"Being silenced or shutting up generally because of cultural notions of respect in specific social spaces, represents a barrier to women’s freedoms and empowerment on many fronts, including leadership, decision making, and intrahousehould conflict and negotiation," Dyer explains.
The reason for being silenced, she says, is down to a variety of social and political factors. However, it is also about how men and women participate in meetings.
In all-women meetings women contribute multiple times, for short lengths of time and will speak at the same time as other speakers. In her studies, Dyer also noted that in meetings where only women attended, there was a lot of “whispering and side murmuring” –discussions between meeting attendees about the meeting topic that was not addressed to the meeting as a whole. Laughter was a feature of women’s meetings. In men’s meetings speakers took turns to speak moderated by the chair and usually contributed only once to the meeting overall, and were silent otherwise.
In Solomon Islands, she found that that women’s style was shut down by the social norms around what is considered a valid meeting.
"Women’s silence in mixed gender meetings may be seen as adherence to cultural norms about gender appropriate behaviour for certain types of meetings," Dyer says.
Allowing women to contribute
She calls for a “revaluing of women’s denigrated linguistic and social practices” which goes beyond just equalling the numbers of men and women participating at public meetings. This means not only creating conditions which enable women to participate attend but also experimenting with different formats that mean women will speak up during the meetings they take part in.
“As research and development practitioners we can be part of giving validation to other styles of meeting by firstly creating the space for them to happen in – which may mean women only meetings and second by encouraging and conducting meetings in such a way that allow women to contribute. This might mean giving up notions of what the researcher or development practitioner might think is an orderly or ‘business-like’ meeting” she argues.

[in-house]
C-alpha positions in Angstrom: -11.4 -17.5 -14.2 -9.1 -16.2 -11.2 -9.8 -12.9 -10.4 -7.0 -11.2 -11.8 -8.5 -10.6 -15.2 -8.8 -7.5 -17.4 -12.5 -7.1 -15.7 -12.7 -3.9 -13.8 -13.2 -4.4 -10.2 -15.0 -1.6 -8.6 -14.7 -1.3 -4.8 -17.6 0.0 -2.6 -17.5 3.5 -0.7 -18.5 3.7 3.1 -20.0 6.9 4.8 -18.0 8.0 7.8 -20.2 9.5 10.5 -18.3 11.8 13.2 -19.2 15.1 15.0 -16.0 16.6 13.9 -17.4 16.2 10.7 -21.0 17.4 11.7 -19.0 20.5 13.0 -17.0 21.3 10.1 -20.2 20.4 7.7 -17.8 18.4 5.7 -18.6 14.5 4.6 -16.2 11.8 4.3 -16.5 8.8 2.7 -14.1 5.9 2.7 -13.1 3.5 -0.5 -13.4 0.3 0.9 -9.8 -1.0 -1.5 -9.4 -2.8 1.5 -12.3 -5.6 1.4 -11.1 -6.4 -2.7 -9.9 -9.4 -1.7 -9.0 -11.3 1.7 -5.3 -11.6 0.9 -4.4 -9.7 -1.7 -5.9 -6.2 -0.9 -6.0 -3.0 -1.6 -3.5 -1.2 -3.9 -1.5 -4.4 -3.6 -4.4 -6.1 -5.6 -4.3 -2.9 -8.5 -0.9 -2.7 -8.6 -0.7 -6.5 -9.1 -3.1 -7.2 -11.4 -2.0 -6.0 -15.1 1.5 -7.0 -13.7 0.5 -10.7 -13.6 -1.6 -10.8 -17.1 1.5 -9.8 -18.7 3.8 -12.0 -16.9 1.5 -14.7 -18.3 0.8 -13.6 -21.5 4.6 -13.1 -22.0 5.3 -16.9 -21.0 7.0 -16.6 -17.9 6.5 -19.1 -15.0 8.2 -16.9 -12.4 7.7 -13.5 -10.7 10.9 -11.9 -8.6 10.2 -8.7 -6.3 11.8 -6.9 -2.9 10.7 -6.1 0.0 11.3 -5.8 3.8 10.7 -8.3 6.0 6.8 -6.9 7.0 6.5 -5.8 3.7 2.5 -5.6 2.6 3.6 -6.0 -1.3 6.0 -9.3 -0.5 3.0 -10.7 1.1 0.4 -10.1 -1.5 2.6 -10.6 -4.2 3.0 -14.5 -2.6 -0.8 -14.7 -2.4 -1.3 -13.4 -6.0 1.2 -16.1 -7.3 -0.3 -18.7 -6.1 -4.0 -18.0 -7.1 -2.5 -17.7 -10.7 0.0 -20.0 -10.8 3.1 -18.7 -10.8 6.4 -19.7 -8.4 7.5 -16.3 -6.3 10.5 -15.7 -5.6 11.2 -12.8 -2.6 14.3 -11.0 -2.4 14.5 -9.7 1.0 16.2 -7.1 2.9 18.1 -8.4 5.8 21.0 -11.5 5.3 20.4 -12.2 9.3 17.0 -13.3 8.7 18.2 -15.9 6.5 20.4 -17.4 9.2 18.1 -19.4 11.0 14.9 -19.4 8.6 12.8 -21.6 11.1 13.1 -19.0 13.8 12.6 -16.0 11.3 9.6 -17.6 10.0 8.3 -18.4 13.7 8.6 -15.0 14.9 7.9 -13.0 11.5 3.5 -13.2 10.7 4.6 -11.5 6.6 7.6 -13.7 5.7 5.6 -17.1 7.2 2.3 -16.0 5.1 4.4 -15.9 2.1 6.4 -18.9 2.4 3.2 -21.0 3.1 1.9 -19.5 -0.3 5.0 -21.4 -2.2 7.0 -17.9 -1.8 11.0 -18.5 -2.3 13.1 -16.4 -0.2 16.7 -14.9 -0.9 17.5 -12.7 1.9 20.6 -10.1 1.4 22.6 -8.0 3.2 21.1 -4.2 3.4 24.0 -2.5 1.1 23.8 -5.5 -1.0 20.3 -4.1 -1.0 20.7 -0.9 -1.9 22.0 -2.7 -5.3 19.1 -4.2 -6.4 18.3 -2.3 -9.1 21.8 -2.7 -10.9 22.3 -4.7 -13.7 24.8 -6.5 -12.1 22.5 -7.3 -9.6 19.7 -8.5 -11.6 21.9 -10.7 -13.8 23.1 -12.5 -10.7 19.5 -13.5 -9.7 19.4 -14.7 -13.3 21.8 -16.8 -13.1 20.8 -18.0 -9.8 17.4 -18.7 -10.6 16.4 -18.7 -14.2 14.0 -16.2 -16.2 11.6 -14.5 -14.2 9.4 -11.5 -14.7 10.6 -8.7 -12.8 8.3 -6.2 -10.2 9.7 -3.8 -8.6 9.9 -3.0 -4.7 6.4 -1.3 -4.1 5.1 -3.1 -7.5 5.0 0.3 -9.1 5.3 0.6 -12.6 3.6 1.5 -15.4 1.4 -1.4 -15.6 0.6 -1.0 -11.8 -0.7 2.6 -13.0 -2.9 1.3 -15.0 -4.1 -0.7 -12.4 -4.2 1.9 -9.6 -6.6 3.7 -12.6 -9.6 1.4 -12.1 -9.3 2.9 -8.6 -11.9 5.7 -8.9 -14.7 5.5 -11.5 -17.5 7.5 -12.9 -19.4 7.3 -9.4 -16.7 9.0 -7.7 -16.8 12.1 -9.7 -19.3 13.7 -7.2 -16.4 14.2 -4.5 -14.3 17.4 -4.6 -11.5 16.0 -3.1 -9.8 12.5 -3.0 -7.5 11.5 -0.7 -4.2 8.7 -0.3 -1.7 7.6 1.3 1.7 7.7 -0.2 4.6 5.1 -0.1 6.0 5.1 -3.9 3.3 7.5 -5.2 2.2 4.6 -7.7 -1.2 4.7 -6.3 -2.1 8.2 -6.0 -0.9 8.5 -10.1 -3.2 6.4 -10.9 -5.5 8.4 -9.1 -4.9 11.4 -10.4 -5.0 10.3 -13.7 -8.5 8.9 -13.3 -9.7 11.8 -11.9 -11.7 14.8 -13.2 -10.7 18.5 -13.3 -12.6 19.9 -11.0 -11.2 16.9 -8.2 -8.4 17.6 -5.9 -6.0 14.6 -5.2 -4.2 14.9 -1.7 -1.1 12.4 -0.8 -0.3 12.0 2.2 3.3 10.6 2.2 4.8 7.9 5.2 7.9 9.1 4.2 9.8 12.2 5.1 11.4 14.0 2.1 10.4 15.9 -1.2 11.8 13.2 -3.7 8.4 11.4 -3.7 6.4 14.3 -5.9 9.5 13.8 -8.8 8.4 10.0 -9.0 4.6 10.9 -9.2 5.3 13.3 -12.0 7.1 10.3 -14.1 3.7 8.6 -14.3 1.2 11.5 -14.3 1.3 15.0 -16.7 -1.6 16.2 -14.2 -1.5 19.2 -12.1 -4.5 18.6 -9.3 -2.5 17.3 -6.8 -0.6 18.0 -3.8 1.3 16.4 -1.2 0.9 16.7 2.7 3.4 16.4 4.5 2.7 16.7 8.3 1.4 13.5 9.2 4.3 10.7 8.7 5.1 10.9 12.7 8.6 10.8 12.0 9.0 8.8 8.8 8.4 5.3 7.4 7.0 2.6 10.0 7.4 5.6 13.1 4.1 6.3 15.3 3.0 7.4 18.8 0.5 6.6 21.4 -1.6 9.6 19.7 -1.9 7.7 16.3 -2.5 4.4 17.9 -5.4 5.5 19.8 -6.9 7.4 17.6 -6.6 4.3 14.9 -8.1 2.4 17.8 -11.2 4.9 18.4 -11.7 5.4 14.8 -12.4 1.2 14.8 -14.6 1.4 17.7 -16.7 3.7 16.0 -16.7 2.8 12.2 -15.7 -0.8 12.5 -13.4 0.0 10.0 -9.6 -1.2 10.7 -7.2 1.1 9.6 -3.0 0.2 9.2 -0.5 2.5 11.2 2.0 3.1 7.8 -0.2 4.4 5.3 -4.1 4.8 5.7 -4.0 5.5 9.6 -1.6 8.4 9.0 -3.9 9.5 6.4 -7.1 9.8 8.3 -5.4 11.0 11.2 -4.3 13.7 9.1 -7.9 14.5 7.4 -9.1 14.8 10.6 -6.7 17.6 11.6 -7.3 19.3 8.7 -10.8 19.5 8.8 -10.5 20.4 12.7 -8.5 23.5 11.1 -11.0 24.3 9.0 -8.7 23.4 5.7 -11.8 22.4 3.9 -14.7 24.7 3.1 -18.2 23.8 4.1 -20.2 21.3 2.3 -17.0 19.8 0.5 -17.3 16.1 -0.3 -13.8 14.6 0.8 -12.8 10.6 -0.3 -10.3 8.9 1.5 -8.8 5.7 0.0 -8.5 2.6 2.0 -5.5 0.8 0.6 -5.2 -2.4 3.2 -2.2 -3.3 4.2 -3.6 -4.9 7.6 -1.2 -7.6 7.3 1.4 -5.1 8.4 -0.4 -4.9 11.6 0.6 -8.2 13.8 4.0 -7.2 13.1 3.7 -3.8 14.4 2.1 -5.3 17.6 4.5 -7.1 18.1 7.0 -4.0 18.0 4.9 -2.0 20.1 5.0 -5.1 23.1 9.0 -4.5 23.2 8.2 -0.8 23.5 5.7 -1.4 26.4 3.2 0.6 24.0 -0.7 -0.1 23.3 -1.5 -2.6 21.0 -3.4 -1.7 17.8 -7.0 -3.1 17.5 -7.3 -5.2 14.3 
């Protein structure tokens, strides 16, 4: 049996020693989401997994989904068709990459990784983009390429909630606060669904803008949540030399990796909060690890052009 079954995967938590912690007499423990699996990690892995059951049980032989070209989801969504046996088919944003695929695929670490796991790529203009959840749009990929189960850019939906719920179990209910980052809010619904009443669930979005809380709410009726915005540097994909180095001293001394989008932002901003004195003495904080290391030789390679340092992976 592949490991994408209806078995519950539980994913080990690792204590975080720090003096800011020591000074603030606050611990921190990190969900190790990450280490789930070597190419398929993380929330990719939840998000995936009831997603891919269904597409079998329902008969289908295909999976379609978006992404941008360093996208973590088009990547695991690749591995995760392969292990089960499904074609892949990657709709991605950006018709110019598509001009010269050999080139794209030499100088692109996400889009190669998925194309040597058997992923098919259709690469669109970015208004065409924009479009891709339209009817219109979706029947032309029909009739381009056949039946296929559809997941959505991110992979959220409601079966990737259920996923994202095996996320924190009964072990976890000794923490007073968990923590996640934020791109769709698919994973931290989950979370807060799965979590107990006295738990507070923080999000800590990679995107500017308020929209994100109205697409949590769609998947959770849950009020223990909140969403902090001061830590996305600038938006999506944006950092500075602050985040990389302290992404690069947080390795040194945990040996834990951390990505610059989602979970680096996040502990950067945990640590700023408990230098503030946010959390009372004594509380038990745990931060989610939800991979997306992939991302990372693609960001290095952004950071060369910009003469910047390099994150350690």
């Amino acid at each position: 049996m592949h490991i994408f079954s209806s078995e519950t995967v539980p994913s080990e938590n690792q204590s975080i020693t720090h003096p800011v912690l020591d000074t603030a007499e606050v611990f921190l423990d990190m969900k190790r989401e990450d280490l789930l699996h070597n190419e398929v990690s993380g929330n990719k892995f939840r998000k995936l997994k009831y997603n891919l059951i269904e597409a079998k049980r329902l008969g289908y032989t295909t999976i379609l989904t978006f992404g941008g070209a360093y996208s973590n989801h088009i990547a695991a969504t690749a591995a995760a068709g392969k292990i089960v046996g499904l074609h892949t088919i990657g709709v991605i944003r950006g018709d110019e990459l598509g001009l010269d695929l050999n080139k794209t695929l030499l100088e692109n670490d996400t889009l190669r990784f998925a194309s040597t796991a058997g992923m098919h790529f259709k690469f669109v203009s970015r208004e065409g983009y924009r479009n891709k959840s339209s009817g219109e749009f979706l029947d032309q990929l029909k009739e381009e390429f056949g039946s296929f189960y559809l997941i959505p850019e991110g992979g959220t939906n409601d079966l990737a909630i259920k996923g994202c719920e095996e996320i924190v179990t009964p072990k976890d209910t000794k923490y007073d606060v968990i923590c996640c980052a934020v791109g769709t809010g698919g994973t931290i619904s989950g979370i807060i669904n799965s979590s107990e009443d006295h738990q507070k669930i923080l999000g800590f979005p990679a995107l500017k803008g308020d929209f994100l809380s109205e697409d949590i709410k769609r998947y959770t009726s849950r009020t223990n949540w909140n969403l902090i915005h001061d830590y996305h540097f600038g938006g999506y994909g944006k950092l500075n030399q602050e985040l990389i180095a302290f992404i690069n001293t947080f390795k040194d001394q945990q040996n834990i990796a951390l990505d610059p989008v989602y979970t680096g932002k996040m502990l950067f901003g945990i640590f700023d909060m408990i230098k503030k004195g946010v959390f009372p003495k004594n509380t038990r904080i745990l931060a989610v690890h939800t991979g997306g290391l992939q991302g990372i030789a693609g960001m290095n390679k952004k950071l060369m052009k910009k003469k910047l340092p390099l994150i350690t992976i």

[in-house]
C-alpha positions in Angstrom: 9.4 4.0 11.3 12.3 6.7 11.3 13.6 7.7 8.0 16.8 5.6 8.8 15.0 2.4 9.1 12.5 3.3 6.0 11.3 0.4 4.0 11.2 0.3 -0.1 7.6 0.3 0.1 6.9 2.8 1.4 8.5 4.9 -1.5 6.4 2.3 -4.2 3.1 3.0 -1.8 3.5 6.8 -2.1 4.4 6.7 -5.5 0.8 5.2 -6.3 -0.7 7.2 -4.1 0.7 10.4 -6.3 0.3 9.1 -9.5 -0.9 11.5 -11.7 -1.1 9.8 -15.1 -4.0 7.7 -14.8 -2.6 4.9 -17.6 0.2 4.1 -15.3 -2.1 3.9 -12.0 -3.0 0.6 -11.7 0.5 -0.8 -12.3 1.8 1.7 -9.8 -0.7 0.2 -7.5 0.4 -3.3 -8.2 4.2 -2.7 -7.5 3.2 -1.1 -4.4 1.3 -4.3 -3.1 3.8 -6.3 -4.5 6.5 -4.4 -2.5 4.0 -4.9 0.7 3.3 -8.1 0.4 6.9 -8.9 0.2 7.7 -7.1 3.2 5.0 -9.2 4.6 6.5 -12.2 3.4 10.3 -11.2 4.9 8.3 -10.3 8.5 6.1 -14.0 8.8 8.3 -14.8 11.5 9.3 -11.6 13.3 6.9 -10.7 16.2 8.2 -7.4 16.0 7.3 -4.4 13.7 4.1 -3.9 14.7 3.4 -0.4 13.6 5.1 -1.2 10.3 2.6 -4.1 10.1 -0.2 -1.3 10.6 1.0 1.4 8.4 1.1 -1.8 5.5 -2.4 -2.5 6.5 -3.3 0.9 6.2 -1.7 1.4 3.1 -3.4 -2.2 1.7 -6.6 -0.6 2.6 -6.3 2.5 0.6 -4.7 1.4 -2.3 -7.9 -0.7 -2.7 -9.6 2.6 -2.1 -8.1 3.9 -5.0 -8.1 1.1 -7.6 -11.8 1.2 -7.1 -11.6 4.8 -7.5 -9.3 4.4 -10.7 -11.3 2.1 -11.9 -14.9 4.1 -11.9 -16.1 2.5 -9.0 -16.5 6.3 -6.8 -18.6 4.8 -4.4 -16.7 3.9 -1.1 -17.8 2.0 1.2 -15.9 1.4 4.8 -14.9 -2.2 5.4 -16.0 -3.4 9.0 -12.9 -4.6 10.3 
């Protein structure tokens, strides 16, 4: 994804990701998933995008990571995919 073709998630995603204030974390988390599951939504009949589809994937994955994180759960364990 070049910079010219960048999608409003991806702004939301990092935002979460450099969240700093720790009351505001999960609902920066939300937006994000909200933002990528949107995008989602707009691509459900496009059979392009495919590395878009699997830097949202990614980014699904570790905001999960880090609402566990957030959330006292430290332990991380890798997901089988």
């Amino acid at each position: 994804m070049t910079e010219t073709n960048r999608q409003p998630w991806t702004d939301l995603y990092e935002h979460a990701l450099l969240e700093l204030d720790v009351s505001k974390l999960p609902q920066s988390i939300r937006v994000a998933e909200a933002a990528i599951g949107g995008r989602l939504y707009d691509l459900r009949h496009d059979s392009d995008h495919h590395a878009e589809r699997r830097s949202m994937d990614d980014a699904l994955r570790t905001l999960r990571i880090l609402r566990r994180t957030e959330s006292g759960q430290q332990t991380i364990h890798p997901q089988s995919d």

“At the very least, the idea is to be aware that even though you have 50% women at a meeting there may be all these reasons why they will not contribute – and mostly it’s not because they have nothing to say.”
The author attended meetings analyzed only as observer. At all meetings in the dataset the author was the only non-Solomon Islander national and was not part of setting meeting agenda, organization, format, or any other directional or administrative details. The data presented here represents modern Solomon Islander practice. The quantitative data presented in this paper are drawn from attendance at village meetings during seven months’ continuous residence in the Western Province in 2014. The author also attended many other meetings and all-women meetings, as observer, participant, or facilitator, in villages in Western, Malaita, and Choiseul provinces between 2012 and 2015.
Link to publication
Michelle Dyer is a postdoctoral fellow, researching interactions between gender relations, socio-ecological resilience and development